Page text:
Keep some of the following tips in mind for designing a low-friction sharing experience:

  • Provide options – Whilst a fluid process will increase the number of people sharing your service, it’s not always ideal for converting prospective customers. Ideally, you want your current customers to include a personalised message, a picture and even tailor your offer to the specific needs of their friends or colleagues. So whilst the baseline should be low-friction, make sure to include other options for your customers to choose if they wish to.
  • Load your referral form on the same page as your CTA – Studies have shown that loading your referral form, including promo codes, on the same page as the CTA can increase conversions.
  • Offer instant gratification – Wherever possible offer some kind of reward straight away, or at least as soon as is feasibly possible.
  • Let customers know they’ve been successful – Include a notification, again preferably on the same page, that lets your customers now they’ve been successful in recommending your service.
  • Reward customers responsible for a high amount of referrals – It’s likely that the bulk of your referrals will come from a small handful of customers. This group is is the main driving force behind your referral engine and it’s important that you reward them to ensure they remain active.

Appealing to different customer motivations

The reasons that motivate people to share are relatively simple and well-understood. In his highly-regarded book Contagious, Wharton Professor Jonah Berger outlines the six attributes of any product, service or set of promotional materials that encourage people to share them.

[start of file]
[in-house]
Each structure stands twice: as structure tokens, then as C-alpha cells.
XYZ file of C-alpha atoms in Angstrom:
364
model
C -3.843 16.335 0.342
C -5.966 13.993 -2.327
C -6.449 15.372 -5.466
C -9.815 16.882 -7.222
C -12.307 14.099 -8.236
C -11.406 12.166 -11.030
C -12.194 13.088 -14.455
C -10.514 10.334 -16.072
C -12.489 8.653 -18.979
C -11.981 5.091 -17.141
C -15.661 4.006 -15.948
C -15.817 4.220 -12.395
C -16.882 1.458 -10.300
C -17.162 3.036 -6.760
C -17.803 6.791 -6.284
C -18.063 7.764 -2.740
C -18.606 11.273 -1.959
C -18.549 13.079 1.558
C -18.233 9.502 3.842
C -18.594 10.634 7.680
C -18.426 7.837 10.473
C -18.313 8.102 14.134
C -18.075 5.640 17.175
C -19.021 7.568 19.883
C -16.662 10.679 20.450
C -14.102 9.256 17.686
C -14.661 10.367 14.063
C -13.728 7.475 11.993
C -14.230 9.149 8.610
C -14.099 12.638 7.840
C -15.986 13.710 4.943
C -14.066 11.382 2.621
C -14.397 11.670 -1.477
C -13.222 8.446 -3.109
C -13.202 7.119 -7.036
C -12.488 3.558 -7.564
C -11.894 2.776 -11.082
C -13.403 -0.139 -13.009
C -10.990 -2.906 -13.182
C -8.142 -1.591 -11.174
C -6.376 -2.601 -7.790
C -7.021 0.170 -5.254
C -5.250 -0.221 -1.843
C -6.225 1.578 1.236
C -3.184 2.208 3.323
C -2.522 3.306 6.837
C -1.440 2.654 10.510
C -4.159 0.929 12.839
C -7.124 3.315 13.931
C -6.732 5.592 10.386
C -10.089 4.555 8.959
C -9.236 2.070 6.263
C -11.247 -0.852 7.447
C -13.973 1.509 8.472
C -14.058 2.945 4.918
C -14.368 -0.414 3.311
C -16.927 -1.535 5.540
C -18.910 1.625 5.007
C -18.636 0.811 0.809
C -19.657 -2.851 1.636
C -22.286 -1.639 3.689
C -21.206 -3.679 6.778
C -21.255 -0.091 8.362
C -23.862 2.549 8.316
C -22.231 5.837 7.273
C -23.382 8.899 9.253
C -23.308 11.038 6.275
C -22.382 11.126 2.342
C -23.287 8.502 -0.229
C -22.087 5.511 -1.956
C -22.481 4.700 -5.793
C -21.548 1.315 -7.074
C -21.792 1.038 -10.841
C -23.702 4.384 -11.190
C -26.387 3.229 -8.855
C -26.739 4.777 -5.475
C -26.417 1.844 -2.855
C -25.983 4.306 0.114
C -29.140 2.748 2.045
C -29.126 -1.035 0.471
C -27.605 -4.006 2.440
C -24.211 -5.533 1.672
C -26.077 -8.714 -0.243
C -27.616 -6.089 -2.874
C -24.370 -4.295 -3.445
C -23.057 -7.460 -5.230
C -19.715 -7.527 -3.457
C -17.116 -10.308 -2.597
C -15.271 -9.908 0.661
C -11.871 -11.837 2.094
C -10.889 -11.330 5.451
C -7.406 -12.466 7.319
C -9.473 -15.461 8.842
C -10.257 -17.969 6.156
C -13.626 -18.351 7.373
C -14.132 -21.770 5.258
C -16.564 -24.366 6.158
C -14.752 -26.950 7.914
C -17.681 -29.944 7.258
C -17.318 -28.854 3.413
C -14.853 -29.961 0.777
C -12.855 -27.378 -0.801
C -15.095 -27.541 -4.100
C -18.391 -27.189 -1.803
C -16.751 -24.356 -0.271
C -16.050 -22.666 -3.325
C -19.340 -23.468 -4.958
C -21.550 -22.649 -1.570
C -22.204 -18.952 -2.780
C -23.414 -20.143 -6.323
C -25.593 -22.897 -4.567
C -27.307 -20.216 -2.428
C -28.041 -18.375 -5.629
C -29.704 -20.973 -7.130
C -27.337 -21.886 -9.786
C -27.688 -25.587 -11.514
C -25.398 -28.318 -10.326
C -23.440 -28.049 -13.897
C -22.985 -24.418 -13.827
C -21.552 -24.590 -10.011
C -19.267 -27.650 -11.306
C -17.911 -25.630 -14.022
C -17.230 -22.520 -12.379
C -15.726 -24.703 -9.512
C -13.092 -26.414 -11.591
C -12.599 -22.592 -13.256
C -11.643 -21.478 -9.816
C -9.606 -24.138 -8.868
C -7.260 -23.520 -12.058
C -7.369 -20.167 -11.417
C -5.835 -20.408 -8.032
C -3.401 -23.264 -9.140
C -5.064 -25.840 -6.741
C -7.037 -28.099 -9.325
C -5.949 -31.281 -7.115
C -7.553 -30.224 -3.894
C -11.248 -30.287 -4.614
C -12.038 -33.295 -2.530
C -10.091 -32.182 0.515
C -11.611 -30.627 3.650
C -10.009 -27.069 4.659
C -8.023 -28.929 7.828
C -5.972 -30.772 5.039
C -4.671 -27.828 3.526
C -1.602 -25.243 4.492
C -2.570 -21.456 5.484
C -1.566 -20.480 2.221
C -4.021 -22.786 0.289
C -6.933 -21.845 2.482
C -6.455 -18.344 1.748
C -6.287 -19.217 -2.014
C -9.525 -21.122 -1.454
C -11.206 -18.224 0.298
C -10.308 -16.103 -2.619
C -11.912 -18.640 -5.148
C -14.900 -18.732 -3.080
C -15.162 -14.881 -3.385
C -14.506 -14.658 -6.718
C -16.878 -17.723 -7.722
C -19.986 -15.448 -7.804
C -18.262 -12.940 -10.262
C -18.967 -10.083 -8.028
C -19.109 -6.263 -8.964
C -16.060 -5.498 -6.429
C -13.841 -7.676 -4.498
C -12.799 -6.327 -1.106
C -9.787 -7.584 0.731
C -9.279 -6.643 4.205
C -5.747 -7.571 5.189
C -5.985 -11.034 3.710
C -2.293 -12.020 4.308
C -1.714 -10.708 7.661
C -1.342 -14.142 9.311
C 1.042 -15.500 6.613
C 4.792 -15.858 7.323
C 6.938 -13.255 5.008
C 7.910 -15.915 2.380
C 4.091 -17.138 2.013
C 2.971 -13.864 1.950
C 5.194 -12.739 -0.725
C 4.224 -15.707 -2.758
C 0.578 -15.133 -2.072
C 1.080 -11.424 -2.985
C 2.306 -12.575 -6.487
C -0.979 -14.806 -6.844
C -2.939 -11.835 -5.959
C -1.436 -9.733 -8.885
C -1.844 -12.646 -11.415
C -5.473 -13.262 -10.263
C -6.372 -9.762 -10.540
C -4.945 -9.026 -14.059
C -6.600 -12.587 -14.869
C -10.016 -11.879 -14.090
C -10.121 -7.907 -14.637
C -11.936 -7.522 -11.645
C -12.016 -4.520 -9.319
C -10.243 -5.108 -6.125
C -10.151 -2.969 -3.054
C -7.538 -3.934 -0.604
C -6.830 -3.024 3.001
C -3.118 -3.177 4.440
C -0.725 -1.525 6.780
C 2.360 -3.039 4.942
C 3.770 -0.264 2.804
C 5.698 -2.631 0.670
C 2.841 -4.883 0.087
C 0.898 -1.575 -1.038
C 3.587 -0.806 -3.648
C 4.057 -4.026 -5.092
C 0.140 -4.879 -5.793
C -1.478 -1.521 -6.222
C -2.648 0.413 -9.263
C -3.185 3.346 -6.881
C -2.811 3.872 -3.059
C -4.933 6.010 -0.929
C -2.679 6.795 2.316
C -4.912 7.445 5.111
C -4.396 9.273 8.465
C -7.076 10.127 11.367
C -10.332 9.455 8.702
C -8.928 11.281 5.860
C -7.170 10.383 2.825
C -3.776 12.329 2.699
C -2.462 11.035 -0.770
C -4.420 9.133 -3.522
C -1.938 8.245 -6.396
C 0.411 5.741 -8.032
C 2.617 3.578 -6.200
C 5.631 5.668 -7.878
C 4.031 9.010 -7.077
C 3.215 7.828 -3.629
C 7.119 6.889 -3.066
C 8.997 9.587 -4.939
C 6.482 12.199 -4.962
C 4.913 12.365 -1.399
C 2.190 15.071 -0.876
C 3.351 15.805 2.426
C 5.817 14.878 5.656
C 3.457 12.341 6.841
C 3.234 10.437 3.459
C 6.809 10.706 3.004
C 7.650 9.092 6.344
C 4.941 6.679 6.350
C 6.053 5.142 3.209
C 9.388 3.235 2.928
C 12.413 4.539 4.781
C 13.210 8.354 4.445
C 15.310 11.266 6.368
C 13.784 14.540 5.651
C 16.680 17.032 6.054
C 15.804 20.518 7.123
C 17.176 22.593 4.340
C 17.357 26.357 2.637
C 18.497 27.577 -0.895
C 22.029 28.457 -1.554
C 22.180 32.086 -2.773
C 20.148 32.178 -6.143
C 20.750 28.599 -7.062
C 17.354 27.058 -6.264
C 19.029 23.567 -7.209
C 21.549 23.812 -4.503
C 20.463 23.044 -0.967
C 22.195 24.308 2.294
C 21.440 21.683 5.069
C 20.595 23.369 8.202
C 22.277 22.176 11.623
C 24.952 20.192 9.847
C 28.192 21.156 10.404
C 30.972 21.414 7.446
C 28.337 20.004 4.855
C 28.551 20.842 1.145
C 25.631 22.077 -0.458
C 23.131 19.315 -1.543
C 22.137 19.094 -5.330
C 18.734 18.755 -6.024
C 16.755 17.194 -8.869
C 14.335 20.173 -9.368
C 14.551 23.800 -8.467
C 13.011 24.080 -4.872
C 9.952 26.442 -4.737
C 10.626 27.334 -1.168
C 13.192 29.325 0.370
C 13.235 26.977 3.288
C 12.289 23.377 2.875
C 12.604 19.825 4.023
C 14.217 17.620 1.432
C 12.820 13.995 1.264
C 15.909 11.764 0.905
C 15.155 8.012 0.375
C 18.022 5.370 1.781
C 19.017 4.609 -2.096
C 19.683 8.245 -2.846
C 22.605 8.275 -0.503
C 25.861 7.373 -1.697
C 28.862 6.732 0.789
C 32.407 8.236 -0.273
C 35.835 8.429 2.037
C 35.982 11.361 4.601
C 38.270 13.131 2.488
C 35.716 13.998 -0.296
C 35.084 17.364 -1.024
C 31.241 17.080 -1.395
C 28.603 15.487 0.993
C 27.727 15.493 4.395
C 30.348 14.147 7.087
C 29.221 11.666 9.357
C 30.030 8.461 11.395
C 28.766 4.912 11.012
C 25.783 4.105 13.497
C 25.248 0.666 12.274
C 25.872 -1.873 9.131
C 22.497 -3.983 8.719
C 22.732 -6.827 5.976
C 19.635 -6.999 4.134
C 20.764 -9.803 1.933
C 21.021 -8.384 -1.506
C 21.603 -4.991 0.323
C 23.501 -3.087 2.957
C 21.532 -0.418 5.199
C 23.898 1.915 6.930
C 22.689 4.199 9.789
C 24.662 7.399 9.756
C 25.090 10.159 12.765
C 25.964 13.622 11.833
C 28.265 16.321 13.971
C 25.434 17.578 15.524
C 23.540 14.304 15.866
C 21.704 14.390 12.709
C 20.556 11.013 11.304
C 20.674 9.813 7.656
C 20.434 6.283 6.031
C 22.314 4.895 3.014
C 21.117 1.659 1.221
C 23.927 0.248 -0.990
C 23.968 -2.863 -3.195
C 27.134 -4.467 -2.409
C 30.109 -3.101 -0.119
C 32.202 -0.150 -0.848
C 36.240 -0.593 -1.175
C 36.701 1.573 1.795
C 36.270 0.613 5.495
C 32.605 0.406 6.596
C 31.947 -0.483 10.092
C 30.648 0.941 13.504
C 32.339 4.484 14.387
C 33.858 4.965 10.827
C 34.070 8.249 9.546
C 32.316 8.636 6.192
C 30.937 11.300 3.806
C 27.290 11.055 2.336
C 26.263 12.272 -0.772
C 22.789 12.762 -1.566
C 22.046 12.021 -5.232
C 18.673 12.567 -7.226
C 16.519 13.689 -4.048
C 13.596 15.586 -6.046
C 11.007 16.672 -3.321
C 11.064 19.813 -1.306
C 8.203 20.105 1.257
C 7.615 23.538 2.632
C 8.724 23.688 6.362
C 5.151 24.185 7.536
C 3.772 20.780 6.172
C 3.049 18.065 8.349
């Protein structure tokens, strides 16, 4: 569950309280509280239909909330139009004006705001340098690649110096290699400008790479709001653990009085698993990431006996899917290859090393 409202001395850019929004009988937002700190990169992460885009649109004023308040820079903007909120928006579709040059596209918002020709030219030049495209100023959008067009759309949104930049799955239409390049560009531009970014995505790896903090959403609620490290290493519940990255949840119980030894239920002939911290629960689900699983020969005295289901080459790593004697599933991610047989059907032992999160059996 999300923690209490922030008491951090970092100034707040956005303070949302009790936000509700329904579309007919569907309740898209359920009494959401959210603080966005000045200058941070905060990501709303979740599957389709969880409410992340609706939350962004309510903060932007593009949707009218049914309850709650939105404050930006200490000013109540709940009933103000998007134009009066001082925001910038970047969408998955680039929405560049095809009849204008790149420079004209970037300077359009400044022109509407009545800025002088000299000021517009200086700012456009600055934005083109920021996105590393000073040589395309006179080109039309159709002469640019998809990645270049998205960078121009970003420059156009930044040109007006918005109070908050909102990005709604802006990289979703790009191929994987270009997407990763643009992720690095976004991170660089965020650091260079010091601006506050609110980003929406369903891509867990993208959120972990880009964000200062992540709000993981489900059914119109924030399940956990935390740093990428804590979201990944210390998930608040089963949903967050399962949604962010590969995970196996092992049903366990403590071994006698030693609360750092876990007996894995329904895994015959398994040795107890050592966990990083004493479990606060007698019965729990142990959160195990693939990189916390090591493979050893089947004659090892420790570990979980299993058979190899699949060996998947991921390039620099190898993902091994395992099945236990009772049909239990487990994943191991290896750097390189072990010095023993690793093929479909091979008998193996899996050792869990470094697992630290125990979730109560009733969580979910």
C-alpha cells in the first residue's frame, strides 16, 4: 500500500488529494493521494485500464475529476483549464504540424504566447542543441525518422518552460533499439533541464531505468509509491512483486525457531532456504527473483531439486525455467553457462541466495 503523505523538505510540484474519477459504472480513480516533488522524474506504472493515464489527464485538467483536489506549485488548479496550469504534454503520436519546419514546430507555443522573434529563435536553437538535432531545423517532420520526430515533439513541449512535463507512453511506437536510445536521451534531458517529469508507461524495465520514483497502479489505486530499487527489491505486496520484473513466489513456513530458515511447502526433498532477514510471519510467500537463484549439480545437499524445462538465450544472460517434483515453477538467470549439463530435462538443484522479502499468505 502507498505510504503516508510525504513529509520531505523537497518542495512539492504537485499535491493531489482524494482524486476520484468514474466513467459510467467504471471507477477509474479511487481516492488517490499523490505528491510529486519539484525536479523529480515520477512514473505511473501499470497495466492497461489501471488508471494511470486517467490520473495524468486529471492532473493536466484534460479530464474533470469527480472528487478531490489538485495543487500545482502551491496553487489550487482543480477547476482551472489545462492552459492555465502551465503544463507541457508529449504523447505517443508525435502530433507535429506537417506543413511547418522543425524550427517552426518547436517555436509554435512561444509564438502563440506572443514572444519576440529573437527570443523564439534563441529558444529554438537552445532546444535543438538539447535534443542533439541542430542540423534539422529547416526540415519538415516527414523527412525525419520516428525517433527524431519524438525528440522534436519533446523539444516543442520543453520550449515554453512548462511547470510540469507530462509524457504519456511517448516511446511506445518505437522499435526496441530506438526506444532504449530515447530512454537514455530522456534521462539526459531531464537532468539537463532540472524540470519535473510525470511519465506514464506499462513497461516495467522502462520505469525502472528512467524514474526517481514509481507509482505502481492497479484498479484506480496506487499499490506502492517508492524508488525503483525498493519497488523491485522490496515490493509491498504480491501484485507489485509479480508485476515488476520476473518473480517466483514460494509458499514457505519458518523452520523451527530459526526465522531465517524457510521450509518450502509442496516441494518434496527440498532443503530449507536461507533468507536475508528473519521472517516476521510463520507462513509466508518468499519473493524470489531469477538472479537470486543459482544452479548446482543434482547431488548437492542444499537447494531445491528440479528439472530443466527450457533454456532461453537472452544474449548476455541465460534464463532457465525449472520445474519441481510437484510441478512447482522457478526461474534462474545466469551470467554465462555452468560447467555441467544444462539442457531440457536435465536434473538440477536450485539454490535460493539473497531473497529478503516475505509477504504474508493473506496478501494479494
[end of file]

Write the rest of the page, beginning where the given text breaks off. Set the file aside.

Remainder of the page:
In the context of your own referral program, it’s important that you approach design with a knowledge of your customer base in mind. This will allow you to tailor each of the six attributes (outlined below) to best speak to their personalities and motivations.

The way that you structure your referral program promotional materials should take into account all of the six “steps” outlined above. In particular, you might find it beneficial to tend towards one of the following:

  • Social currency – What positive qualities possessed by your customer does the act of sharing your service highlight? This is a really important one. You want to make sure that part of your advertising describes how your customers will be perceived by sharing, in a way that fits with their values and motivations.
  • Emotion – If your audience is particularly ethically-minded or affiliated with any broader social initiatives, tailor your advertising to emphasise the benefits of your service in this regard.
  • Practical value – For many SaaS companies, their main selling point is the practical value of their service. Many people will share based on the desire to extend this value to friends and colleagues. Offering the chance to share a discount is a great way of tying into this share trigger, as evidenced by social media automation company Postcron below.
  • Stories – We all have a tendency to share stories that we like, so make sure your advertising includes elements of your “company narrative”, particularly if you think that this is one of the main draws of your company.

Once you’ve persuaded your customers to take the plunge, it’s time to focus on the final stage. This involves persuading referral leads to try out your product whilst also setting up the early stages of their customer journey so that it maximises the chances that they too will become advocates for your SaaS company.

Step 3: Friend Onboarding

Word-of-mouth advertising is one of the most effective forms of promotion, particularly when seen in the context of poor metrics about other types of online marketing. Ad blindness, for instance, is an at all time high, whilst social media marketing is growing increasingly difficult as platforms become over-saturated with marketers.